Diabetes – What is Diabetes?
Diabetes is a serious condition that affects millions of people each year. It occurs because the body doesn’t produce enough insulin or make use of the insulin it does have effectively.
The good news is that it can be cured and avoided or delayed with diet, exercise and medication. It is also essential to be aware of the signs, so you can tell whether you have a problem and seek treatment.
What is diabetes?
Diabetes is a chronic illness (long-lasting), which alters how your body converts food into energy. It happens when your pancreas stops making enough insulin, or fails to use it as well as it should.
Insulin is the hormone that aids your body absorb and use glucose, also referred to as sugar. People with type 2 diabetes don’t make enough insulin, or their bodies can’t make it work properly.
The blood sugar levels increase with time in both forms of diabetes. This can cause problems with the kidneys, eyes and feet. It could also cause damage to blood vessels in your heart as well as the brain.
Type 1 diabetes
Type 1 diabetes is a disease caused by an autoimmune reaction which means that your immune system attacks the pancreatic cells that produce insulin and destroys them. The destruction can happen over months or even for years until it leads to an absence of insulin.
People suffering from type 1 diabetes require insulin every day. They must also monitor their blood sugar levels and adjust their insulin, food and activity levels to keep their blood sugar within the healthy range.
Type 2 diabetes
If you suffer from type 2 diabetes, your body is not producing insulin as it should. Insulin is a hormonal substance that aids in the movement of glucose (blood sugar) from your blood into your cells, which can then be used to create energy.
Type 2 diabetics should exercise and eat a healthy diet. They may also have to take medications to control their blood glucose levels.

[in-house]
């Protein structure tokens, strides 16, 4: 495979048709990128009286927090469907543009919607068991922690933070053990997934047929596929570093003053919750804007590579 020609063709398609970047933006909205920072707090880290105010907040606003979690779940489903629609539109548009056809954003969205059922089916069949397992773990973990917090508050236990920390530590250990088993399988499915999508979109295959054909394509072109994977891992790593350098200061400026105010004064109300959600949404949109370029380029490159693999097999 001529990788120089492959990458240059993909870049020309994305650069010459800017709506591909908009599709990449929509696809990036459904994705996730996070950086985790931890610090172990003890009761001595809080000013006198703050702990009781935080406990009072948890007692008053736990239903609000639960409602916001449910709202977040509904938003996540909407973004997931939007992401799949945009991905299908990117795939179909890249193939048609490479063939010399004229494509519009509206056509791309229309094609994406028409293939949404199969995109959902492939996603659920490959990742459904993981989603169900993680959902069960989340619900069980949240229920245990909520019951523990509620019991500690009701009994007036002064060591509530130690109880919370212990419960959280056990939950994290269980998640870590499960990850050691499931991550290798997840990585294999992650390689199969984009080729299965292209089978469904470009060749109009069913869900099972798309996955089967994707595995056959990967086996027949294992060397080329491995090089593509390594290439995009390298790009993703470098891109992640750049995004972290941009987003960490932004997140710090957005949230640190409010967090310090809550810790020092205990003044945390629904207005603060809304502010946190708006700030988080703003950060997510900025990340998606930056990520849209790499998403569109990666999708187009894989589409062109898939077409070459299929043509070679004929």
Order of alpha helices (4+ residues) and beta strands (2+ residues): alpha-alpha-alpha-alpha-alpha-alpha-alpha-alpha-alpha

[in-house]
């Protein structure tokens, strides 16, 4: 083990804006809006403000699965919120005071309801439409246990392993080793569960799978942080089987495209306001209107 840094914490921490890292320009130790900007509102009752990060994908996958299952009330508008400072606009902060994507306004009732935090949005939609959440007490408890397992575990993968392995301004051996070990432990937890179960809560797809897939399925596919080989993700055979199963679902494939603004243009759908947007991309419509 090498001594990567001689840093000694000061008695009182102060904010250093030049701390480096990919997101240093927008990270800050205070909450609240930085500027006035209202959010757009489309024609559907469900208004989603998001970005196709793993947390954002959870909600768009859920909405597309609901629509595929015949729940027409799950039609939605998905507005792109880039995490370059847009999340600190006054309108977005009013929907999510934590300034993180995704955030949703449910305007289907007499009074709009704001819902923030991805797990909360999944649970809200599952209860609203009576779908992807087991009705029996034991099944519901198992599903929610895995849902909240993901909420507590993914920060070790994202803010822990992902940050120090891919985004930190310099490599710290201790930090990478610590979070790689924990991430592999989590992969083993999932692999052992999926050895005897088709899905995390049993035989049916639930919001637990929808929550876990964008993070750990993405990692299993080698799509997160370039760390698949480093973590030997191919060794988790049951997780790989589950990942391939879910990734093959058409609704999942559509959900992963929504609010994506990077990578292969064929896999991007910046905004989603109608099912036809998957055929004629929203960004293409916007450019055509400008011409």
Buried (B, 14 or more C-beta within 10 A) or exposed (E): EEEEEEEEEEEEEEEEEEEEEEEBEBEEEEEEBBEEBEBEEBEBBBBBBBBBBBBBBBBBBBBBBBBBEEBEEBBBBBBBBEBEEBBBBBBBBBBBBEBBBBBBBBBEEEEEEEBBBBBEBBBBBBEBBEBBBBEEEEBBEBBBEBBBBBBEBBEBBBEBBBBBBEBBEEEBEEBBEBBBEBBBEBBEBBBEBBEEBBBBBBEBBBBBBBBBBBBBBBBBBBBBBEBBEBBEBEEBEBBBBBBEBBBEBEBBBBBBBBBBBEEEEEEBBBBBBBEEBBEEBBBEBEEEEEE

Diabetes in women symptoms
Diabetes is a chronic disease that affects people from all races, ethnicities and genders. Women are at greater risk than males.
Women with diabetes are at a greater risk likelihood of developing complications than men, including heart disease (the most frequent complication of diabetes) and vision loss.
One of the first signs of women with diabetes is a higher thirst and increased urine, a condition known as polydipsia. This is because diabetes causes excessive sugar to accumulate in the bloodstream and the kidneys aren’t able remove it in a proper manner.
Symptoms of diabetes in men
In the case of diabetes, cells are unable to use blood sugar (glucose) for energy. This is typically due to the fact that the pancreas produces too little insulin.
This can result in high blood glucose levels. Your body then tries to lower the levels by flushing the excess glucose in your bloodstream via urine.
Diabetes patients are frequently thirsty, and they have to drink a lot of fluids.
Men can also lose weight since their bodies rely on muscles for energy instead of fat. This is due to their blood sugar levels are high for long periods.
The development of a healthy diabetes diet is an important part of managing your diabetes. It can help you manage your blood sugar, manage your weight and reduce heart disease risk factors.
Your diet should consist of plenty of whole foods, including fruits vegetables, whole grains as well as beans and dairy that is low in fat. It should also be low in saturated (unhealthy) fat and added sugars.
You might also want to limit the amount of sweetened drinks with sugar you consume. These drinks are usually high in sugar and can cause blood sugar levels to rise.
Your doctor may suggest diabetic medications to help keep your blood glucose (blood sugar) levels in a normal range. These medications are typically used with lifestyle changes such as eating habits and exercise to manage your diabetes.
If your blood sugar levels aren’t being well managed on one medication, a second medicine might be added. Your doctor will work with you to determine the best medication for your needs and preferences.
Newer drugs like glucagonlike receptor agonists for peptide-1 as well as sodium-glucose COtransporter-2 inhibitors decrease blood sugar levels, have kidney and cardiovascular benefits and lower the risk of complications. They also help with weight loss, and come in both tablets and injections.